It can be very easy to go on “automatic pilot” at the beginning of the school year. We get that schedule humming and feel like we’re hitting on all cylinders because we’ve not left anyone sitting on the curb at school after soccer practice (yet). And there haven’t been any calls from the dean’s office (yet). So far none of your kiddos has had a sick day (yet). But in all of your amazing planning and scheduling you’ve left out the most important person in the equation – YOU.

If you manage to keep this schedule running like clockwork you’ll be dead by Thanksgiving. There’s no way to go full steam ahead all day every day with RAD kiddos plus siblings in tow through a busy school year and not take intentional time to decompress. And I can almost guarantee on that master schedule on the kitchen wall is no “ME time” anywhere. Go look. I’ll wait.

When school starts back up and the whole world is depending on you it is the absolute best time to double down on your efforts at self-care. Especially if you find yourself with some kid-free hours during the day. If you work an additional job on top of the parenting, then those hours may be taken, but we will figure out a time to get in some quality self-care, I promise.

First let’s look at what might have gotten lost in the shuffle. I’m going to guess reading for pleasure, sleep, exercise, healthy eating, quiet time or meditation. Losing any or all of those can start to weigh on you mentally and physically after just a few days not to mention weeks if you are deprived of them.

But you may feel guilty about trying to spend that much time when the schedule is so overloaded with the chaos of school. So we will have to move into “wild” self-care; finding time for yourself in the maybe the more unlikely of times and spaces!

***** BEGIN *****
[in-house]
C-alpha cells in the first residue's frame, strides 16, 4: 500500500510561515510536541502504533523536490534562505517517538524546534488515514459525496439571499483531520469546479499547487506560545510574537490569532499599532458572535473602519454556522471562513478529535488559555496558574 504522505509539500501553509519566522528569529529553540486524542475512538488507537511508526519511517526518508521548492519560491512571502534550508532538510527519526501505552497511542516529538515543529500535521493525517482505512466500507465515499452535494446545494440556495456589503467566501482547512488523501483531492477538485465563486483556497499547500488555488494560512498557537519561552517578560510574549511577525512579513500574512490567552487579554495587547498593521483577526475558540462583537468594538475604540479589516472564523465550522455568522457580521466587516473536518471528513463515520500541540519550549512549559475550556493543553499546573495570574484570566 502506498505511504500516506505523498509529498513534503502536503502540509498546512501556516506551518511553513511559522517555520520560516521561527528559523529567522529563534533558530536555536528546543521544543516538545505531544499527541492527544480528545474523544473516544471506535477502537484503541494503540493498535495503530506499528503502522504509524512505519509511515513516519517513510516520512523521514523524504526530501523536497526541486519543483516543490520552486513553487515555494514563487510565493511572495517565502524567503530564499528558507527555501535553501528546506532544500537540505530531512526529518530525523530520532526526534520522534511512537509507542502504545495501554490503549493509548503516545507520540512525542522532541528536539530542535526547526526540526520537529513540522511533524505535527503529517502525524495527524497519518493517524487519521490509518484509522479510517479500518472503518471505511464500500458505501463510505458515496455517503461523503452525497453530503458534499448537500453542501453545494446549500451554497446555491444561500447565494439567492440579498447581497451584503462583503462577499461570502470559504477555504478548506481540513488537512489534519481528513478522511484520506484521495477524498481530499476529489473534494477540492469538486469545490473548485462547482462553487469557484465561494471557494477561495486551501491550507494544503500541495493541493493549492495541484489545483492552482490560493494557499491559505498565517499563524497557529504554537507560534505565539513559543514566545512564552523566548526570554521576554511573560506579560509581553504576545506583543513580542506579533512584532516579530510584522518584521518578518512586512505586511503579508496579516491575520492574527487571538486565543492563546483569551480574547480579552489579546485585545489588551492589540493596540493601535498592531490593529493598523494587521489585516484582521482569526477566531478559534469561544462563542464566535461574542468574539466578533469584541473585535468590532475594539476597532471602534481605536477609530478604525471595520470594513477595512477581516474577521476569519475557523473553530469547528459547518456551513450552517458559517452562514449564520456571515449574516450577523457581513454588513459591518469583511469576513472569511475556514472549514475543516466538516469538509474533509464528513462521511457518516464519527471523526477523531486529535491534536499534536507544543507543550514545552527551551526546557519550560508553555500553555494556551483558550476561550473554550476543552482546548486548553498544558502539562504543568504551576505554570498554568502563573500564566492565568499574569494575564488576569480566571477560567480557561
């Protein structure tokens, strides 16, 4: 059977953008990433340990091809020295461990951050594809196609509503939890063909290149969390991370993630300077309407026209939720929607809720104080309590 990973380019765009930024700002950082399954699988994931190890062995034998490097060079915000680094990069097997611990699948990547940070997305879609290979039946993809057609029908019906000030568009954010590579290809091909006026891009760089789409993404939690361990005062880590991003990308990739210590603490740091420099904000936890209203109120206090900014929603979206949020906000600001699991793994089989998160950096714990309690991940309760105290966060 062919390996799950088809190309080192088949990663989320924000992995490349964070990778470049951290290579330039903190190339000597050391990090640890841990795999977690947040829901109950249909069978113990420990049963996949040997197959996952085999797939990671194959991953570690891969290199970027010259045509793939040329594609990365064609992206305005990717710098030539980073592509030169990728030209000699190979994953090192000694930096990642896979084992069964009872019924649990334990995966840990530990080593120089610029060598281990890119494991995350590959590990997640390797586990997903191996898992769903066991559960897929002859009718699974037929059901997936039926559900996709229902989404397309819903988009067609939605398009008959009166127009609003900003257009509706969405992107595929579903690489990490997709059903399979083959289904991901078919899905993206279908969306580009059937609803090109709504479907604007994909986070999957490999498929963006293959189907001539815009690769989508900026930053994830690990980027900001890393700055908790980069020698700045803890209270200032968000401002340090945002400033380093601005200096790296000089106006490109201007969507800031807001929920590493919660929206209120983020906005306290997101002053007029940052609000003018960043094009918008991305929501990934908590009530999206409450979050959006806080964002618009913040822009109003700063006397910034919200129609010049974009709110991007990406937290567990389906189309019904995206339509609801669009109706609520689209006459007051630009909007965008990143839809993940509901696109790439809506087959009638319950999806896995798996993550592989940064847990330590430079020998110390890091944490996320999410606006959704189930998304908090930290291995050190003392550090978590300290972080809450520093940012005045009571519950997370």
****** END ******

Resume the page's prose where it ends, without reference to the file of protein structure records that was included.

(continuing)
• Reading in the carpool lane – I always kept a book in the car. Even if I was reading something else in the house. I kept something in the car to read while I was waiting to pick whoever up from whatever. Now not everyone may be able to read multiple books at once but if you can, this is a treasure. You’re alone, it’s quiet, bring a cup of tea, leave earlier than you need to be there (you get my drift…) When both boys were in school every once in a while I would be too tired to read and my youngest would read to me (if the book was appropriate). I’d close my eyes and he’d read to me. It was heaven. That’s how he got hooked on The Hunger Games at eight years old!
  • Getting Exercise – getting to the gym may not be anywhere on the schedule but it doesn’t mean you can’t get in some cardio around the kiddos’ activities. Soccer practice? Walk the track while you wait. Is school close? Walk there with the kiddos when the weather is still nice out. Or stay after school with them one day and bring a basketball and shoot hoops. Make a game out of math homework with hopscotch for the little ones. Particularly with RAD kiddos, exercise and homework seem to be a good pairing I have found.
  • Healthy Eating – The temptation to make yet another run through “insert fast food restaurant name here” is great when school is in. I know. When you have two hours between the end of play practice and the beginning of choir practice to get the kiddos home, fed and homework done, those golden arches can be your best friend. And those little body metabolisms may not take much of a hit, but boy you know you will! So what’s the answer? Make the instant pot and crock pot your friends. Throw something in there in the morning and let it cook all day and then serve it up the minute you get home. You’d be amazed and what those things can create! Also meal prepping on the weekends and freezing things that can go in a crock pot or quickly in a skillet. My kids love meatloaf. I’d make them in muffin tins and freeze them. I took them out of the tins and put them in big ziploc bags. Take out how many you need and put them on a baking sheet, bake (takes less time because they’re smaller) and throw together a salad and you’re good to go!

These are just some ideas of how to reclaim your self-care in the chaos of the school year. If you need something to put next to that master schedule, here’s a great checklist! I’d love to hear your ideas of how you keep YOU in mind when school starts! 

Until next time,

Shannon

Getting Out the Door!

If you are like me, one of the constant challenges with your RAD kiddos is getting out the door in the morning. And whether you have one, two or twelve children, the chaos and stress seems to be the same. Someone isn’t dressed. Another hasn’t finished eating. One might not even be awake yet. And don’t get me started on missing homework, projects, permission slips, pens, pencils, phones and other necessities of school life!